I’m a big fan of the A Song of Ice and Fire books, the epic fantasy novels by George R. R. Martin, and I hope the next one will be released soon.
There has been (and continues to be) a lot of discussion about influences and I have two more ideas to throw into the mix. I cannot guarantee that George is even aware of them but they seem relevant and they’ve not been mentioned anywhere else that I can find.
- In the early 19th century, Germans (then Prussians) were encouraged to give their gold jewellery to the government in exchange for really bleak, intricate black iron jewellery. This was to finance the country’s involvement in the Napoleonic Wars and often bore the slogan ‘Gold gab ich für Eisen’ (I gave gold for iron). Do you think this inspired ‘paying the iron price’?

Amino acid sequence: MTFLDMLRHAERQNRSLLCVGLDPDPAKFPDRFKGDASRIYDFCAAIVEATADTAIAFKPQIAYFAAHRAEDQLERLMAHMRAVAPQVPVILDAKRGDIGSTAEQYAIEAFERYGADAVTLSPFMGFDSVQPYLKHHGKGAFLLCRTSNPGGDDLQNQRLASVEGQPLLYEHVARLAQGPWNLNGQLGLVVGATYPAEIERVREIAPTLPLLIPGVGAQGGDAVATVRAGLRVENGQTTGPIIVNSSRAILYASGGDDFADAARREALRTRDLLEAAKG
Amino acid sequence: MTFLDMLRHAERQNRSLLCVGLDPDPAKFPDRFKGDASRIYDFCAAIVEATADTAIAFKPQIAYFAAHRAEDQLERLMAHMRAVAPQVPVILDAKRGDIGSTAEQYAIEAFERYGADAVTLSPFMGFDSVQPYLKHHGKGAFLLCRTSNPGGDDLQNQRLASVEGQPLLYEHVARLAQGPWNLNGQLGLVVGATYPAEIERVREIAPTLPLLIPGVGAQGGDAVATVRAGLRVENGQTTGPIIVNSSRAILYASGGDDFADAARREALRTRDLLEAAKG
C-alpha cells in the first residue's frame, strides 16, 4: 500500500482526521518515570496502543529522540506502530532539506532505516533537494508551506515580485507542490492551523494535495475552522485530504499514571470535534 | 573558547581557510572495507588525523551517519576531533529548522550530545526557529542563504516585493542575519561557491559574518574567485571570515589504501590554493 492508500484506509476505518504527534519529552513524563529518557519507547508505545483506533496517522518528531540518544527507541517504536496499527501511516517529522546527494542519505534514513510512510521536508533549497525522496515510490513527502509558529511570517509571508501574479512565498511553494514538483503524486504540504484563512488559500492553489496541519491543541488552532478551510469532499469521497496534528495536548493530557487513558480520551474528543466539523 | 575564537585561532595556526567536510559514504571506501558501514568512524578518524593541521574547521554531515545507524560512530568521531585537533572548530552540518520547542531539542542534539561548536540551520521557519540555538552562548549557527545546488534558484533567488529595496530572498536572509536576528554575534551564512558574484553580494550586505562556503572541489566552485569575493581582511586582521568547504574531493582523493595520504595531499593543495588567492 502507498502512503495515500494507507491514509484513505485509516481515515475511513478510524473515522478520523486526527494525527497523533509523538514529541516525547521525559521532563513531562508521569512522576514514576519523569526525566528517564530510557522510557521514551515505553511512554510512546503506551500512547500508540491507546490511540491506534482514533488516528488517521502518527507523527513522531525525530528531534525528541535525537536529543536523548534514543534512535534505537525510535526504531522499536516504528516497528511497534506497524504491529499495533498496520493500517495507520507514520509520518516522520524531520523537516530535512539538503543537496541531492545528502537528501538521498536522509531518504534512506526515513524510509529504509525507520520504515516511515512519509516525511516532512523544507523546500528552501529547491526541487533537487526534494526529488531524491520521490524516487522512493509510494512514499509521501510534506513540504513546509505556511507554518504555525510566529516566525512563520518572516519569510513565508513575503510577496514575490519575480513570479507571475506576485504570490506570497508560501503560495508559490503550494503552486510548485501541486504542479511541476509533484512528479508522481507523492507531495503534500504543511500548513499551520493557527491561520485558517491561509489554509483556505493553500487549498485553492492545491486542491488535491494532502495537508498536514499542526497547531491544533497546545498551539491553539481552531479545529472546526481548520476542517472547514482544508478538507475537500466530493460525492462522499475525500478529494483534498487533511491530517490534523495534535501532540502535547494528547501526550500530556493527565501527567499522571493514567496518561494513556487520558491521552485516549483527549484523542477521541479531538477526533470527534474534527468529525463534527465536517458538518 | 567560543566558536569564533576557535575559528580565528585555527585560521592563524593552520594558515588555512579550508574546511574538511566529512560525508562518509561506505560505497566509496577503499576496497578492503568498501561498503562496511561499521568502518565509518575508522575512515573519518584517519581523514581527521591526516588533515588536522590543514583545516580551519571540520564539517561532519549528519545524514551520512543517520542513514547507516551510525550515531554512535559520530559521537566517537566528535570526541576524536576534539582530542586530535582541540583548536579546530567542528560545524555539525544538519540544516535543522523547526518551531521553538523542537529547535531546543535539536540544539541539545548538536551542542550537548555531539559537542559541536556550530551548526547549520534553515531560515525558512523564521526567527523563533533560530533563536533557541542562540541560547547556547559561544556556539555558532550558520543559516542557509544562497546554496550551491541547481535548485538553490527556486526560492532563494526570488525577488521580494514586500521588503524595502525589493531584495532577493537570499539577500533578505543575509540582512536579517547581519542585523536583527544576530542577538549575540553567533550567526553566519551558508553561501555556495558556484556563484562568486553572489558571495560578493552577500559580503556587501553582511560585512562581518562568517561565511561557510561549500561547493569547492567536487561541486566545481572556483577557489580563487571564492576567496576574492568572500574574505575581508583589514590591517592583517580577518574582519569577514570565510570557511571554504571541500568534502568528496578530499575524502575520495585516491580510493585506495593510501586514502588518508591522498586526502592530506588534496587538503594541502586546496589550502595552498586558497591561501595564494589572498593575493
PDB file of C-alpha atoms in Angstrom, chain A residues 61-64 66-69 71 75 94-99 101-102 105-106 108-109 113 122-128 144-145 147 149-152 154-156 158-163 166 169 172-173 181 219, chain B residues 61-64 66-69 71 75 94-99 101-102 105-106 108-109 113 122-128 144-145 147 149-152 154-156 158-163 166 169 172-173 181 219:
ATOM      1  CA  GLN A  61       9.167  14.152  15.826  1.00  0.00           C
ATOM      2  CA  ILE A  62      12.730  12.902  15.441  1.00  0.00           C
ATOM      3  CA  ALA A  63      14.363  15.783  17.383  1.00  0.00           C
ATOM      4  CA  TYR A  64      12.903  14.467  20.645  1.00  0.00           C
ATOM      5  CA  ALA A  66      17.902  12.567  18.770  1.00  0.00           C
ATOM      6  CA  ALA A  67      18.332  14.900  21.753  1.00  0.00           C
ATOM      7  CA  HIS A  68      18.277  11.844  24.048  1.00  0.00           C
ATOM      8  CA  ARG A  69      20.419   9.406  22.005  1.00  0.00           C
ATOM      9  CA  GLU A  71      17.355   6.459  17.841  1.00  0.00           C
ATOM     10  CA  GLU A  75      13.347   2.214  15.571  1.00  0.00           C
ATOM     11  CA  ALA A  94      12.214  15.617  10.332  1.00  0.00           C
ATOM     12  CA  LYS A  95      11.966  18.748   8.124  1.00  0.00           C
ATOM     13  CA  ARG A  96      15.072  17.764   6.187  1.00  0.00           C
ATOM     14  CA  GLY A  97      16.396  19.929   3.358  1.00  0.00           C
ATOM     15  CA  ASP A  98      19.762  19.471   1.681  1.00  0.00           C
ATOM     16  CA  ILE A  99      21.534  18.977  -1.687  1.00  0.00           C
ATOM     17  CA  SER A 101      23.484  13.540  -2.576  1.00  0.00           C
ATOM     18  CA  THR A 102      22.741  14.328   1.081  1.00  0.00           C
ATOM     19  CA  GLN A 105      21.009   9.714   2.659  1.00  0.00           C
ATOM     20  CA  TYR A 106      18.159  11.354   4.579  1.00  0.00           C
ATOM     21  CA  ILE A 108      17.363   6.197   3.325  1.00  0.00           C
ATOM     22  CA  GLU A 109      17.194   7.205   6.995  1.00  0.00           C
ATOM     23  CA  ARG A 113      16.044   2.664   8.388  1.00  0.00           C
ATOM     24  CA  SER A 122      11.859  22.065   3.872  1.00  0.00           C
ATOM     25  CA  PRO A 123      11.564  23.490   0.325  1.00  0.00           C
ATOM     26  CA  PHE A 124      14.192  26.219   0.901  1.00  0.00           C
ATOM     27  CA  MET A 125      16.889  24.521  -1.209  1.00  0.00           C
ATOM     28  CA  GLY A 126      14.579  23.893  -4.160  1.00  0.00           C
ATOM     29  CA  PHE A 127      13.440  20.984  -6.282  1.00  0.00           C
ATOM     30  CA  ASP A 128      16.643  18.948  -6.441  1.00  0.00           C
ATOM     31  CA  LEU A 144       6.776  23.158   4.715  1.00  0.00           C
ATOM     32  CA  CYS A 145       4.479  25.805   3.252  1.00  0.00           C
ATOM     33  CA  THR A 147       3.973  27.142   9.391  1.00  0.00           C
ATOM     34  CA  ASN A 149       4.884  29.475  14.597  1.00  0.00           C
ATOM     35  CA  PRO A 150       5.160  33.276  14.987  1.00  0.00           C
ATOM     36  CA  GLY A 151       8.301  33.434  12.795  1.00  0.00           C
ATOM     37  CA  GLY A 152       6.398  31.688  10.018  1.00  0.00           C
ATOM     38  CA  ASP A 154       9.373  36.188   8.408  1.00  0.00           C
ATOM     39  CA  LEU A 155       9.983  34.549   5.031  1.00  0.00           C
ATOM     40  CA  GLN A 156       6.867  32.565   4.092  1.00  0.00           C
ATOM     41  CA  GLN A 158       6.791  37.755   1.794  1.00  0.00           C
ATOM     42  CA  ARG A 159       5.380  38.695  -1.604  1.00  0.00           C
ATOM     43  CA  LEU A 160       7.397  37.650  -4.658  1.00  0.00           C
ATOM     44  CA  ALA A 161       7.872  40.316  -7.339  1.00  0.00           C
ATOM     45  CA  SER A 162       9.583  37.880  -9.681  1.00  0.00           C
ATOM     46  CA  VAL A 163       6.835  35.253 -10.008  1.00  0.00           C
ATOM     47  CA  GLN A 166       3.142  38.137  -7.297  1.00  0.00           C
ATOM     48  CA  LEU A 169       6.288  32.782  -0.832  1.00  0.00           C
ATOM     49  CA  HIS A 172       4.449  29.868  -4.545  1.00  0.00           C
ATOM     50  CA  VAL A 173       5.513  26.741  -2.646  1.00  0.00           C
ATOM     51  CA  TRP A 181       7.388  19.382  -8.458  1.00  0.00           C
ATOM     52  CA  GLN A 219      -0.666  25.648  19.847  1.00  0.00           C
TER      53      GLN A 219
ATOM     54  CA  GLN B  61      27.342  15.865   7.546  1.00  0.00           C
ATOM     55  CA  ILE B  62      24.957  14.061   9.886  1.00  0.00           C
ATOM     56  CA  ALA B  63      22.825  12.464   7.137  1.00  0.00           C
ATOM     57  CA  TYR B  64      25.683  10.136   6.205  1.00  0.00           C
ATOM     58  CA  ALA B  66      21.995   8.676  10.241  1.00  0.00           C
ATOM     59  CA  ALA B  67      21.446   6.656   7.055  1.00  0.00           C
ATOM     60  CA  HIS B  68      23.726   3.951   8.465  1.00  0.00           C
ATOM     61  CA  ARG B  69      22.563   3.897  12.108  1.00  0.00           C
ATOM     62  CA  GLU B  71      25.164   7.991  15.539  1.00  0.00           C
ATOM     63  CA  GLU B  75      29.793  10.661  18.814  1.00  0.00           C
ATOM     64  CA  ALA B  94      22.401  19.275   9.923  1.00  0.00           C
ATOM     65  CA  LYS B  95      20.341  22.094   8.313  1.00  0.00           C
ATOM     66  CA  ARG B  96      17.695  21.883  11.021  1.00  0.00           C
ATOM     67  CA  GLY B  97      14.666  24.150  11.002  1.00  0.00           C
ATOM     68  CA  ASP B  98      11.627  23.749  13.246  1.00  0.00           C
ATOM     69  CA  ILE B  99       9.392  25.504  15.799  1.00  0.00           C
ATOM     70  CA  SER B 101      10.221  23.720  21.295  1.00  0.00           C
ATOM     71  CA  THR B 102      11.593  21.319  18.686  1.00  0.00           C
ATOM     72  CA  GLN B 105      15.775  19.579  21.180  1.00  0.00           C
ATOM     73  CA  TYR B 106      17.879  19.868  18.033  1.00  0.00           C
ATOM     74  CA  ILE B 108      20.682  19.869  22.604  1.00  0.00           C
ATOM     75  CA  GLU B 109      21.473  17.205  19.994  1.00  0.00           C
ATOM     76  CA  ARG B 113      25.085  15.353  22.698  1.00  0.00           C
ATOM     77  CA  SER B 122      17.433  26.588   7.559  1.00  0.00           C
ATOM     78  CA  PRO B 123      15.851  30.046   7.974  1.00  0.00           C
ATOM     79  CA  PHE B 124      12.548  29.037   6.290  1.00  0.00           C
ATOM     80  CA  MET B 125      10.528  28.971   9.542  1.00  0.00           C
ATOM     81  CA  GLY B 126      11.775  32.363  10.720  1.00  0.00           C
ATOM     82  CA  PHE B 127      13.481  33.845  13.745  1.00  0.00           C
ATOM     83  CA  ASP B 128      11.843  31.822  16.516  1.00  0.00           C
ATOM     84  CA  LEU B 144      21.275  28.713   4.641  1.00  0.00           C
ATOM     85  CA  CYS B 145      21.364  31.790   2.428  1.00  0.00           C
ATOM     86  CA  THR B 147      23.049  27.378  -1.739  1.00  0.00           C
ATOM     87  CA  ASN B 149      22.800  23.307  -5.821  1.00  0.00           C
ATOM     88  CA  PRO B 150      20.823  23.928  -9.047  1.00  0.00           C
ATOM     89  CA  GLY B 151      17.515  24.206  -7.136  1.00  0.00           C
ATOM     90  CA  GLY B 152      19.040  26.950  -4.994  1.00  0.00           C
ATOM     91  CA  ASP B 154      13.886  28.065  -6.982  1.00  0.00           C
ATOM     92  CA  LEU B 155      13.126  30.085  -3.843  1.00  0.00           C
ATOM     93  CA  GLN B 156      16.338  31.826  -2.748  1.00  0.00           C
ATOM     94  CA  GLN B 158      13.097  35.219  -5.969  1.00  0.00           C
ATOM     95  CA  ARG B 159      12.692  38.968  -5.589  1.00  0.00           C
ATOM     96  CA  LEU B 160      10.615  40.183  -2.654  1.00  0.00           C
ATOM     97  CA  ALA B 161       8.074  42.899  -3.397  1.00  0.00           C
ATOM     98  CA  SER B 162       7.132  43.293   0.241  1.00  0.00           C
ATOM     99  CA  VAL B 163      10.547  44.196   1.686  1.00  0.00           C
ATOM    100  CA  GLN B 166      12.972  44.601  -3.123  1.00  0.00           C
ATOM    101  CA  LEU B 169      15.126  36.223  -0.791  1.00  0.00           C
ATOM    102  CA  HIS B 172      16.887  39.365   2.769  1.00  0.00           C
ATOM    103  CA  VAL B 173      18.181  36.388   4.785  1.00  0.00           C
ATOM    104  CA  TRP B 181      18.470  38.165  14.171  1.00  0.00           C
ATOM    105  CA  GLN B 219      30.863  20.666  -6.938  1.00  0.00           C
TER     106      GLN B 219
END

- There is a character called Walter Bray in Nicholas Nickleby by Charles Dickens. He’s an unpleasant man ready to sell off his child to increase his own power and wealth. Does anyone else see any similarities with Walder Frey?
What do you think?
Fancy reading A Song of Ice and Fire? If you’re not sure, start with the first one – A Game of Thrones – although I reckon you’ll get hooked pretty quickly. If you’ve watched the TV show, Season 1 is very similar to this first novel but the stories start to diverge in later novels/seasons.
Want to try giving Nicholas Nickleby a go? Amazon can help you there too. If you’re on Audible, I’d recommend the (free) version read by Kobna Holdbrook-Smith. It’s really, really good (and free!).
(Unless otherwise stated, I get a small commission if you buy through one of these links)